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Momsen Lung

The buoyant ascent technique has been developed as a means of escape from a disabled submarine. The earliest escape devices were re-breathers of various kinds -- the famed US Momsen Lung, the German Draeger, the British BSEA. The United States, in particular, also set great store by the rescue bell, a pressure chamber traveling on a cable that would lock onto a disabled sub, receive its crew, and transport them to the rescue vessel.

Development of submarine escape devices was spurred on by controversy surrounding the sinking of the submarine S-4 in December 1927. One such device is the Submarine Escape Lung, known as the Momsen Lung, which was developed by then Lieutenant Momsen, Chief Gunner Tibbals and civilian Frank Hobson.

Charles Bowers Momsen was born in Flushing, Long Island, New York, on 21 June 1896. He attended the U.S. Naval Academy, graduating with the Class of 1920 in June 1919. Following initial service in battleships, he was trained as a submarine officer and commanded three submarines in 1923-27. Following those commands, Momsen was assigned to the Bureau of Construction and Repair. In 1929-32 he was actively engaged in the development of a submarine escape breathing apparatus that came to be known as the "Momsen Lung". The "Momsen Lung," was demonstrated successfully in a series of unauthorized experiments in the Anacostia and Potomac Rivers, and finally attracted enough favorable attention to see the lung adopted by the Navy in 1929.

For this development, he was awarded the Distinguished Service Medal, with citation which states in part: "During the early stages of its (the Lung's) design and development (he)...courageously, repeatedly and voluntarily risked his life in conducting experiments of a nature such that there was little or no information available as to their probable results. In the later tests of the device, when escapes were made from USS S-4 submerged to depths as much as 206 feet, he was not only the first person to venture the escape but also the leading and guiding spirit in all subsequent ones..."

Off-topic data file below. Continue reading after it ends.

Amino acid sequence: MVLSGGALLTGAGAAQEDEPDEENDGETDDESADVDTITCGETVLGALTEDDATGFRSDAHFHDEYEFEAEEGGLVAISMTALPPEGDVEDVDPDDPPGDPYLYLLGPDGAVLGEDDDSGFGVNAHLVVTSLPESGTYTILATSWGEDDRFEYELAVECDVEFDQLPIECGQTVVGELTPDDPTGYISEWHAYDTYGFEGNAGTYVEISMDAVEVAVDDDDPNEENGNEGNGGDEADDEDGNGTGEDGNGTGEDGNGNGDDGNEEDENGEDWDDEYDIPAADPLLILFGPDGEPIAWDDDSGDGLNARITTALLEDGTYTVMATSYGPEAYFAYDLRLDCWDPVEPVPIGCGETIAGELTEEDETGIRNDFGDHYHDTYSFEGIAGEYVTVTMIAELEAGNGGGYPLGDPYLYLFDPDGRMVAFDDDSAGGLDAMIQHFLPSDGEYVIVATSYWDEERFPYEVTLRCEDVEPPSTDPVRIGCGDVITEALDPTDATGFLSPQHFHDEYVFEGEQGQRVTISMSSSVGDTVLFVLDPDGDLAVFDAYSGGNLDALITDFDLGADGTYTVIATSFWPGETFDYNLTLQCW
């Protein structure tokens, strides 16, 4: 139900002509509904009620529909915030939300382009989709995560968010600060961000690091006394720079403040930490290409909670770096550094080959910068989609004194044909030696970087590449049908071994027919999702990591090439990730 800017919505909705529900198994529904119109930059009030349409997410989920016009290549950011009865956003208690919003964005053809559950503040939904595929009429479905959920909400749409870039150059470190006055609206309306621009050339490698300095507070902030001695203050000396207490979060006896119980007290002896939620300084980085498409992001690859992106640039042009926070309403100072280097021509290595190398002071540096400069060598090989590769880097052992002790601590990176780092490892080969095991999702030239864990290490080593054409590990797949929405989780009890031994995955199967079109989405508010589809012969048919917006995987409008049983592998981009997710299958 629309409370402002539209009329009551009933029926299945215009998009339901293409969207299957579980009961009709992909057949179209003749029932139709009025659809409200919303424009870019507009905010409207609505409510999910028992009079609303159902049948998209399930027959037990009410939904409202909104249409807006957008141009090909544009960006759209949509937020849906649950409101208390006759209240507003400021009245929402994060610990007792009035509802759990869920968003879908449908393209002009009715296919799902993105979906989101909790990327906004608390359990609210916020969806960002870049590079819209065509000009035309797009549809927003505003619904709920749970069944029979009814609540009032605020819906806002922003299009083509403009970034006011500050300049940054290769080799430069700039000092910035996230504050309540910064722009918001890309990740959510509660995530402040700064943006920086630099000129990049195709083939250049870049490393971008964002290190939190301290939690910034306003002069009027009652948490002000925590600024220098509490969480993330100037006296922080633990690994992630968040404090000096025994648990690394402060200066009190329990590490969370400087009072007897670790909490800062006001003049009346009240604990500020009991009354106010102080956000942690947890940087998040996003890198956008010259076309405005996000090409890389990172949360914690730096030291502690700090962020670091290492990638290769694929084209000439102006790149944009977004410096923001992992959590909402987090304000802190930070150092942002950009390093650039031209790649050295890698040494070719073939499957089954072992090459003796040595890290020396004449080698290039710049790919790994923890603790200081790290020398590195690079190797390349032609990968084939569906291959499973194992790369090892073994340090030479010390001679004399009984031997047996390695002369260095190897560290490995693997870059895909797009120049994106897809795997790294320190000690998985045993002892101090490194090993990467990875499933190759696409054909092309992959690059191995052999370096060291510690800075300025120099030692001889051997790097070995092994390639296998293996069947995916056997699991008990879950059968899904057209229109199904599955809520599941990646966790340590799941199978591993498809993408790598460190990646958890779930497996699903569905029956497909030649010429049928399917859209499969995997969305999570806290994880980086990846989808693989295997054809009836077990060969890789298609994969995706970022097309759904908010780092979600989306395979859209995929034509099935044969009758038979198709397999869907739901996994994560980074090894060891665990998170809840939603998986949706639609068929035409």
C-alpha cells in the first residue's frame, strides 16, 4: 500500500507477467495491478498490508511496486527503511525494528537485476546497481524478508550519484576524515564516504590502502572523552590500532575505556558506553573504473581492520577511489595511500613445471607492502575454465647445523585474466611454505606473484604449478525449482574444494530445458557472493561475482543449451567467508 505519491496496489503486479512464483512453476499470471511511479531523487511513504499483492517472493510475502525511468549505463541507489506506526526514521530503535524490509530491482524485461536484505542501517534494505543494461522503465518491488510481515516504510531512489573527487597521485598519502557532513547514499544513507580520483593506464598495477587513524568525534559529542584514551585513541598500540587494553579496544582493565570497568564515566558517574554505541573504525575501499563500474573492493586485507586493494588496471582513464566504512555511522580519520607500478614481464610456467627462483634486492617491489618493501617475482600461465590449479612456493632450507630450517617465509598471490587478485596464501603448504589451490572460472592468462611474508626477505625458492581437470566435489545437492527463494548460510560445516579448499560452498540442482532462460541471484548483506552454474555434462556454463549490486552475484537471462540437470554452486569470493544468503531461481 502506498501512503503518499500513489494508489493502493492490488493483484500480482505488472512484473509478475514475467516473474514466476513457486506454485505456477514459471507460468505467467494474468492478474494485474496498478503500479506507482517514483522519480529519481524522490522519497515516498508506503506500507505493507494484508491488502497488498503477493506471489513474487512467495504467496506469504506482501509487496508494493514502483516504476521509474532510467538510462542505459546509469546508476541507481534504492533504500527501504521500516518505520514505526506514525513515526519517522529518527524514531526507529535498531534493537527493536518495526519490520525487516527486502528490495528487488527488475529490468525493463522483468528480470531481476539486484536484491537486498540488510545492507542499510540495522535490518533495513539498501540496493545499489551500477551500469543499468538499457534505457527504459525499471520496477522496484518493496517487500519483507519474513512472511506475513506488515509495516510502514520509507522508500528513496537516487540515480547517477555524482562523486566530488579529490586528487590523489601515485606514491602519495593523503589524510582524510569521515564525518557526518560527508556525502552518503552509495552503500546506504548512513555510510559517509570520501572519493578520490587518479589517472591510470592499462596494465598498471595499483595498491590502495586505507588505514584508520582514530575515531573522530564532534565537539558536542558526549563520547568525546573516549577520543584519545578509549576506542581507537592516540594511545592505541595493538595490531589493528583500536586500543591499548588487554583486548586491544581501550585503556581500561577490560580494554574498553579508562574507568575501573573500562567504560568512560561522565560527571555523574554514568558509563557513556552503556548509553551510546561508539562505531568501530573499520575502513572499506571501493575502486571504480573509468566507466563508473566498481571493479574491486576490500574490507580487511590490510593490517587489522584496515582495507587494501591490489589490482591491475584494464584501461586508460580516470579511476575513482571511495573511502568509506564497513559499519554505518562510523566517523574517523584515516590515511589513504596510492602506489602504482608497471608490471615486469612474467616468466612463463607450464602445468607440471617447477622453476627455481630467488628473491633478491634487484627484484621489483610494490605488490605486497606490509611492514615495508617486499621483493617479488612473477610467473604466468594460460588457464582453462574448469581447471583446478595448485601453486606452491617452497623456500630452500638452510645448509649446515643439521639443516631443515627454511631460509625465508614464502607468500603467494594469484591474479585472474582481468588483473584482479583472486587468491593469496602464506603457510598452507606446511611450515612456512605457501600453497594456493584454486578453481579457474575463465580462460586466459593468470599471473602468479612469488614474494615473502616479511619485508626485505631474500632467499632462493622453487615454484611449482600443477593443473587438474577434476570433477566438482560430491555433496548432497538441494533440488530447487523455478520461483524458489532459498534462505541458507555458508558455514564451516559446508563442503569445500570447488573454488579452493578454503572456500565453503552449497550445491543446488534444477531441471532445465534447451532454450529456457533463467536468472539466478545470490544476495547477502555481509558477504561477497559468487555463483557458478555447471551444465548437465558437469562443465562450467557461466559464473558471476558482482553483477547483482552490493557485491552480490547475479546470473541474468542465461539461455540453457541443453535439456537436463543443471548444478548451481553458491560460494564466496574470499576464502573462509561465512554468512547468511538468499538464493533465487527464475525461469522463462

The Momsen Lung was an oblong rubber bag that recycled exhaled air. The lung contained a canister of soda lime, which removed poisonous carbon dioxide from exhaled air and then replenished the air with oxygen. Two tubes led from the bag to a mouthpiece: one to inhale oxygen and the other to exhale carbon dioxide. The lung hung around the neck and strapped around the waist. Besides providing oxygen for the ascent, the lung also allowed a Submariner to rise slowly to the surface, thus avoid "the bends."

The device proved successful when eight Submariners used their Momsen Lungs to reach the surface from the USS Tang (SS-306), which sunk in 180 feet of water in the East China Sea in October 1944. Of the eight, five survived a night at sea, only to be taken prisoner.

The pattern of World War II's successful submarine escapes, few as they were, favored free ascent, a procedure like buoyant ascent but without a life jacket to speed the surfacing. Its chief disadvantage was the difficulty of correlating the rate of ascent with the rate of exhalation. Too much exhalation could result in drowning, too little in aeroembolism. The correlating maxim "No faster than your smallest bubble" could not always be followed under stress or in murky water. A free swimmer at depth might also not head straight for the surface.

In 1956, therefore, buoyant ascent became the standard submarine escape method of the United States Navy. Recruits were trained (at New London) and personnel requalified (at New London or Pearl Harbor) by practical exercises in a 118-foot escape tower. Before being put through these runs in the tank, they were tested in a pressure chamber to make sure that they could adjust to the equivalent of 118 feet of depth (50 pounds per square inch, as opposed to 14.7 at sea level). Then there were several hours of class-room and mock-up work before the trainees are taken to the top of the tank, where they begin with shallow ascents to practice the technique.

Finally they were tested in ascents from the 50-foot depth. With an instructor, about ten of them would enter an "escape" chamber at that depth. The instructor equalized the pressure with that in the tank by flooding and admitting air, and the occupants "equalize" as the pressure builds up. Then the hatch swings open, and each trainee in turn filled his life jacket, breathed deeply, and steped out into the tank. Scuba divers watched his bubble stream to determine -- as a safety measure and for purposes of evaluation--whether he is exhaling properly. Two successful runs were required for qualification. The psychological assurance and real value gained from mastery of the buoyant ascent technique were out of all proportion to the one and a half days spent in training for submarine escape.




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